Family Matters Law Group P.A.
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Criminal Law: Can I Vacate/Withdraw my Plea?

Florida Rule of Criminal Procedure 3.850 allows a defendant to have his previously entered plea vacated. In other words, you could have your sentence withdrawn. Sometimes you may not realize the impact a "good plea deal" can have, such as immigration consequences, or being unable to seal or expunge your record as a result.

In order to have your plea vacated, you would hire an attorney to draft an appropriate motion and ask the court to grant it. The prosecutor has an opportunity to object at the hearing.

You only have two years from the date of your sentence to ask the court to vacate it. The only exceptions to this rule are if (1) a new fact that impacts the case becomes available to the defendant or his attorney that could not have been discovered previously; (2) the District Court of Appeals makes a ruling regarding a fundamental constitutional right that may be retroactively applied to cases; or (3) the defendant hired an attorney to file this motion and, through no fault of the defendant, the attorney negligently failed to file the motion.

One basis for asking the court to vacate your plea is if you did not enter into a valid plea agreement. A plea agreement is invalid if it was not voluntary, the defendant was coerced, the terms of the agreement were against the law, or it was based on a misrepresentation of the law or the terms.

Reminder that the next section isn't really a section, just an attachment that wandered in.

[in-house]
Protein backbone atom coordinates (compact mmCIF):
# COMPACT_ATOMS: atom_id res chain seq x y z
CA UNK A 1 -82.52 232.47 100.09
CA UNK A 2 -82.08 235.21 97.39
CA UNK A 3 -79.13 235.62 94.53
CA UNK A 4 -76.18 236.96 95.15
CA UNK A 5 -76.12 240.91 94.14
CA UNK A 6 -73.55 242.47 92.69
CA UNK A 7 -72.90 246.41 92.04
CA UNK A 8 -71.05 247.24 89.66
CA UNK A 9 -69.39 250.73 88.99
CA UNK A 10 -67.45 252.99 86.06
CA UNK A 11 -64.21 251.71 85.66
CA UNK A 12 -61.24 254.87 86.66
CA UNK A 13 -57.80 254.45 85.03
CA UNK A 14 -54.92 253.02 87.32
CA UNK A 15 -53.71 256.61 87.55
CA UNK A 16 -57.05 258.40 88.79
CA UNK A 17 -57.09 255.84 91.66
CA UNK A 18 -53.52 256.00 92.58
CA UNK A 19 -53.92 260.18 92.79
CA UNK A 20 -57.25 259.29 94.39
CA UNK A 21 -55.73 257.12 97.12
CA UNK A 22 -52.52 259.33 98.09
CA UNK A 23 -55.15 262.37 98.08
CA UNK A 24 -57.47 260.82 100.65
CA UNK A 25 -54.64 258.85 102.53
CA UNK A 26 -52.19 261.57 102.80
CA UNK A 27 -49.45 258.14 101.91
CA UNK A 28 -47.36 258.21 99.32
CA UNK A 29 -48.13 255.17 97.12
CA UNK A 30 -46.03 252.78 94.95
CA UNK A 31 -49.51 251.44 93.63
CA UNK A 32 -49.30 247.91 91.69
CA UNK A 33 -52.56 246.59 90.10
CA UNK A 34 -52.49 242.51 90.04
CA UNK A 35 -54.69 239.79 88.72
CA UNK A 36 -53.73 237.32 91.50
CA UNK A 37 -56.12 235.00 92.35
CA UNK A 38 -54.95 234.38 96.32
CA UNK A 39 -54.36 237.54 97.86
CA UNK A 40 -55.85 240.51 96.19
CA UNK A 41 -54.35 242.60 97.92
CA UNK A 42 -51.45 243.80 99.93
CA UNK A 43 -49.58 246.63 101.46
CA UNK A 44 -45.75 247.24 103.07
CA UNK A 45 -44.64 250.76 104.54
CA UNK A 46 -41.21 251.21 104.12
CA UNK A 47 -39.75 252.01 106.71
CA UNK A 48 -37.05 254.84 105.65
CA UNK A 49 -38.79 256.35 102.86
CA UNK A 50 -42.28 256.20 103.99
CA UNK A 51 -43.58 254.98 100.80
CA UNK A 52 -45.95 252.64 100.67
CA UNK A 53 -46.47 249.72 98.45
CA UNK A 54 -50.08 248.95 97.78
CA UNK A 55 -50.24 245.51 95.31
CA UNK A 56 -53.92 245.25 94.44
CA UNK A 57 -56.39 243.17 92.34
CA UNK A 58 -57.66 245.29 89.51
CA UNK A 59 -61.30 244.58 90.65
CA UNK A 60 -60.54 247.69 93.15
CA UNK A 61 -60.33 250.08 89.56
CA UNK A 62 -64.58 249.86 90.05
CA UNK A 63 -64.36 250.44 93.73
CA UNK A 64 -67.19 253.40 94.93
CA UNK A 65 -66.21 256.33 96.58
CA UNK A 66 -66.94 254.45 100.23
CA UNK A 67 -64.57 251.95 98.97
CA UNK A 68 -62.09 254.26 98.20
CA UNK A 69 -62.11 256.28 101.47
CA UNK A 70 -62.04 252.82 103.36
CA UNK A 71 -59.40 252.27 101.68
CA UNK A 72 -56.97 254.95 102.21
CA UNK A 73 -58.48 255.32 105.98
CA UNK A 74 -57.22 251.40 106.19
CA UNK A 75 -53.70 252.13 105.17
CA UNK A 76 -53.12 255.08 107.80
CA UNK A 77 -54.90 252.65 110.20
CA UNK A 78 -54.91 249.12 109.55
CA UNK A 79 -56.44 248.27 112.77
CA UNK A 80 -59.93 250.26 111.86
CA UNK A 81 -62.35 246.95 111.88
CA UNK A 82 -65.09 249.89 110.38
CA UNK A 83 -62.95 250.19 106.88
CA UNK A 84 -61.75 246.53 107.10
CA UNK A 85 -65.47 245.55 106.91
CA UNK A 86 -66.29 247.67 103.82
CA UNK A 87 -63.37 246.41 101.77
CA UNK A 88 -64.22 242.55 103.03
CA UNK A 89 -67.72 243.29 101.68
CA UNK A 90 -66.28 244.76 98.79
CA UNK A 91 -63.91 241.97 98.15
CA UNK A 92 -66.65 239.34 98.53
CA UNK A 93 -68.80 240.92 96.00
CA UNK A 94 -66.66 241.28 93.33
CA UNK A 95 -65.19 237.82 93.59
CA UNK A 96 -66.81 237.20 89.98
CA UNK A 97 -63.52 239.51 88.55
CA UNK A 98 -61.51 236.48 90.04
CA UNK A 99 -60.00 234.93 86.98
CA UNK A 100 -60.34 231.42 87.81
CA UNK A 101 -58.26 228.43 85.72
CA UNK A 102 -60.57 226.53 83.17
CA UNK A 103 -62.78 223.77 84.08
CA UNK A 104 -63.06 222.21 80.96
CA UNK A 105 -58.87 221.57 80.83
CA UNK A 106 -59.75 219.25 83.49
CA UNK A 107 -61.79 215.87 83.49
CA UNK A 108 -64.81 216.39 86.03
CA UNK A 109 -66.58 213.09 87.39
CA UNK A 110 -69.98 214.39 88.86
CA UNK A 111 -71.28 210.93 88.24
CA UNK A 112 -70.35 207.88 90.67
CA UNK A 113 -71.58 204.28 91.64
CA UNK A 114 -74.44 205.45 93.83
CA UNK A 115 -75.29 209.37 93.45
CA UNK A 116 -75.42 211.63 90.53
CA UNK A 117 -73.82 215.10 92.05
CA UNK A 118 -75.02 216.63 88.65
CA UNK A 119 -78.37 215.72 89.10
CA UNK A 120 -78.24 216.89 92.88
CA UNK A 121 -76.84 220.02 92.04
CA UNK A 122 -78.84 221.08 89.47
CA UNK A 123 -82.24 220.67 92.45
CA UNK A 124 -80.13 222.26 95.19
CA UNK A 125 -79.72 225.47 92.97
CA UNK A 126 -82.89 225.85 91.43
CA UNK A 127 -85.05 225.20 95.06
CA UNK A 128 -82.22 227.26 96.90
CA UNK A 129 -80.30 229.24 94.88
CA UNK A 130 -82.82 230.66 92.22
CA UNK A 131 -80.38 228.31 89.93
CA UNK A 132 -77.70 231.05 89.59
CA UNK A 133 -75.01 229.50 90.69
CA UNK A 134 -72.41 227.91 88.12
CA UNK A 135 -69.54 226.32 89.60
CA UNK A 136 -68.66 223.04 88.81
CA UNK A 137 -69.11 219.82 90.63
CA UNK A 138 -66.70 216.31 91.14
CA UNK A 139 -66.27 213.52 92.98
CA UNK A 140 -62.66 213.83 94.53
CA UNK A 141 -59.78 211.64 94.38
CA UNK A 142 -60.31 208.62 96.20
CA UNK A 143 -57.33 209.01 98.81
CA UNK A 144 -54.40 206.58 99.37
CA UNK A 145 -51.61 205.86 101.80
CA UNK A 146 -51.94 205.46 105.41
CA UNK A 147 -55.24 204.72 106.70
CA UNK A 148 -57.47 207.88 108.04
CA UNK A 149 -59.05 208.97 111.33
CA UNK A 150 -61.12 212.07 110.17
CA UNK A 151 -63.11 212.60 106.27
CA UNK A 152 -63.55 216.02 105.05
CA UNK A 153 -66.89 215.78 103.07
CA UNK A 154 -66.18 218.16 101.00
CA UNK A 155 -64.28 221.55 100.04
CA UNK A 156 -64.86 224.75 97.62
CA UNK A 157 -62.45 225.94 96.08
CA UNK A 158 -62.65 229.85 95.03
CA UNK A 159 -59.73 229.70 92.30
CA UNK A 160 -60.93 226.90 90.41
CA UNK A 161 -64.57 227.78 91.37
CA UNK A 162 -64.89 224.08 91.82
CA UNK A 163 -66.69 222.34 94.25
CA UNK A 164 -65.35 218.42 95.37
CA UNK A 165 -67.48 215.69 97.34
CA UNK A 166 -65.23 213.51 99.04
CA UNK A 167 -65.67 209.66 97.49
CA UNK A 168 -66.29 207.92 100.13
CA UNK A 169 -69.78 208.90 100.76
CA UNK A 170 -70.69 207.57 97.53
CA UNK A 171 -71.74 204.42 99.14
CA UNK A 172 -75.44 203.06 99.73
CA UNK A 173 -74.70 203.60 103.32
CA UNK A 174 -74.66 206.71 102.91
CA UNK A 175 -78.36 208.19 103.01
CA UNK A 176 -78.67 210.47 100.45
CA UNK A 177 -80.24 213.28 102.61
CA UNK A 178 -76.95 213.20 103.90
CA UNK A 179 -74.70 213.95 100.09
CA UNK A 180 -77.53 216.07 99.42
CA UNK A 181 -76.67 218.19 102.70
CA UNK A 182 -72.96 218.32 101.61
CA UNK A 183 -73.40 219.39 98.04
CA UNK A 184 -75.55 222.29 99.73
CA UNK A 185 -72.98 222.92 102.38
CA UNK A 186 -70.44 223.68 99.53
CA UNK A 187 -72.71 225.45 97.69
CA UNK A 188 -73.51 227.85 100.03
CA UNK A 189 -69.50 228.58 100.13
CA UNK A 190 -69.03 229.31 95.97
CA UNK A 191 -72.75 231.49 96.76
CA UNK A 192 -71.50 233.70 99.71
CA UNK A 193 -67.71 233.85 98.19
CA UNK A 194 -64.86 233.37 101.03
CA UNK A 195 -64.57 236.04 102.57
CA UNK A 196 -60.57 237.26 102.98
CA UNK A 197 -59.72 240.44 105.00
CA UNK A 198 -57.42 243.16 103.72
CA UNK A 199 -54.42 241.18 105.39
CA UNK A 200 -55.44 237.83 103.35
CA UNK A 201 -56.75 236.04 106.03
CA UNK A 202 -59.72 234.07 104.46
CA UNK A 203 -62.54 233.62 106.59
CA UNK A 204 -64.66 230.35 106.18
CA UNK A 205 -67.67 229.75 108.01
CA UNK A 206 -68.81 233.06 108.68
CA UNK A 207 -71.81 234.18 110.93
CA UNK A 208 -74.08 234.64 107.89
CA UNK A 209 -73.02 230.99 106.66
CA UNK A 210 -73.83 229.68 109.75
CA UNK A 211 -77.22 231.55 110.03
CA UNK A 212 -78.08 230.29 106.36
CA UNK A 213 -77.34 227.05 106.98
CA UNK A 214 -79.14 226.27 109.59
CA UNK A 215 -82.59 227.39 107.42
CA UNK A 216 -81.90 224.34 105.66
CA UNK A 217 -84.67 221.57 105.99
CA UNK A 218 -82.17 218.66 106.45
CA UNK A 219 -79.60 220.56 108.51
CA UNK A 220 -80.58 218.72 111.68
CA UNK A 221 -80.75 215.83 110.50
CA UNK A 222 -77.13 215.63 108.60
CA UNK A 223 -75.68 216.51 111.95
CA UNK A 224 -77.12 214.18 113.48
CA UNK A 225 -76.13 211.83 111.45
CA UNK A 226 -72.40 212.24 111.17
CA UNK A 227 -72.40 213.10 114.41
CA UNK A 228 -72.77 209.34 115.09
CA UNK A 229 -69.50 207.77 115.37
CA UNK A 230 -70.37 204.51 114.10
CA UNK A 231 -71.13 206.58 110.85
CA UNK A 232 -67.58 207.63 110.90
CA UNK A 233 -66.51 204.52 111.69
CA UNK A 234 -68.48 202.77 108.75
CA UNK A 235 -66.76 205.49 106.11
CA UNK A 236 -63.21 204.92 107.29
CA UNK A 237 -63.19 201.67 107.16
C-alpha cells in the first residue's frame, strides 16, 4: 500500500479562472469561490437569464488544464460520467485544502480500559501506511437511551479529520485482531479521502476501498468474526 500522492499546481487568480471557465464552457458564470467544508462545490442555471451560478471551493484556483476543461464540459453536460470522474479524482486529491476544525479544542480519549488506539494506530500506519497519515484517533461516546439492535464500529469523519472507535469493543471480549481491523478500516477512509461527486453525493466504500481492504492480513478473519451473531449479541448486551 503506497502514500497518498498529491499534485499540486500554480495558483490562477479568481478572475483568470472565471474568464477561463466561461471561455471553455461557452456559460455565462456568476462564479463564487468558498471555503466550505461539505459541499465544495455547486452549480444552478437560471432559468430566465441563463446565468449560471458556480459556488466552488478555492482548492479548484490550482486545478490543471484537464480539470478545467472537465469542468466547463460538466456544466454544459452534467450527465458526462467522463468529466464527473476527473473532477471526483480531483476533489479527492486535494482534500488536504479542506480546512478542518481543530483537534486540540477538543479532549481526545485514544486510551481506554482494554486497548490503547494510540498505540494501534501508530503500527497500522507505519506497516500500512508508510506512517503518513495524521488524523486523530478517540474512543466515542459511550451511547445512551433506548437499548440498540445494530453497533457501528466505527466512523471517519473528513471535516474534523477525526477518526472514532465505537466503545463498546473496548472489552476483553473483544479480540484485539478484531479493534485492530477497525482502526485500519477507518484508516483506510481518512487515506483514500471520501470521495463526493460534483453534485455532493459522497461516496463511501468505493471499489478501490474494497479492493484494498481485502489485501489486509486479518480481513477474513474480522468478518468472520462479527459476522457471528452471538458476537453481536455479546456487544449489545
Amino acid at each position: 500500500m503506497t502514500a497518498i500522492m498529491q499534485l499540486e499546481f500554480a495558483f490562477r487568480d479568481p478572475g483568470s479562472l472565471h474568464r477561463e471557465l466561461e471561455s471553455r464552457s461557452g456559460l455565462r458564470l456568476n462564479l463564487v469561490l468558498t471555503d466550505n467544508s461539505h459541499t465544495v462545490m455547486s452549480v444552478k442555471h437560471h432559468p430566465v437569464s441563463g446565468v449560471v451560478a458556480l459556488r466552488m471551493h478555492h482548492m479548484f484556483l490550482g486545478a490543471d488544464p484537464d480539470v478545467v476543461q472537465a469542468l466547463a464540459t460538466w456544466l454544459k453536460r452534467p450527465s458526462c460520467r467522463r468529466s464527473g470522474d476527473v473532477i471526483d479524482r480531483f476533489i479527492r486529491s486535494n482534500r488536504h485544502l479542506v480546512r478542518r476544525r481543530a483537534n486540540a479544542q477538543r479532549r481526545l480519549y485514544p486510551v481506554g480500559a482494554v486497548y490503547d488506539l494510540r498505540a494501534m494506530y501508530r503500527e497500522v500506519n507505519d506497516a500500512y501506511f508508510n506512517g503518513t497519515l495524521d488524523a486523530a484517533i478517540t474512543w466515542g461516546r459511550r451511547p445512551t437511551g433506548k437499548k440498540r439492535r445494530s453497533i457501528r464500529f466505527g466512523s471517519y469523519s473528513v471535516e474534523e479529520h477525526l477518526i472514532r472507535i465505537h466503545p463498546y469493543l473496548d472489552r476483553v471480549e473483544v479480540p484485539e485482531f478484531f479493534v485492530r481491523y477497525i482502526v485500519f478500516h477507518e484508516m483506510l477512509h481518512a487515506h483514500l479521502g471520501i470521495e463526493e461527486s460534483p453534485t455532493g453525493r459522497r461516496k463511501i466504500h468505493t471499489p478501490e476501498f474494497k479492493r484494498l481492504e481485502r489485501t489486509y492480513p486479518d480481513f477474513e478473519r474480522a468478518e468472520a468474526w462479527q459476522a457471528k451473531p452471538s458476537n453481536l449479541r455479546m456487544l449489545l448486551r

For example, my client "Jose" entered into a plea agreement with the court without an attorney and does not speak English. The entire plea colloquy was done in English without the assistance of a translator. Jose called me to represent him on an unrelated matter and truly believed he had no prior criminal history. At the time, he understood the case would be dismissed if he paid some fines. Fortunately for Jose, we are still within the two years after his plea and he has a valid basis.

Another basis for filing a motion to vacate your plea is ineffective assistance of counsel. This can be based on a number of different factors, both inside and outside the courtroom. Commonly this occurs when the attorney fails to do something crucial to the client's case, such as filing a motion. This can also occur if the attorney gave the client significantly bad or incorrect advice, such as possible penalties.  

It's best to speak to a criminal defense attorney familiar with post-conviction motions. They can best advise you as to whether vacating your plea is in your best interest. Contact us now for a free initial consultation.


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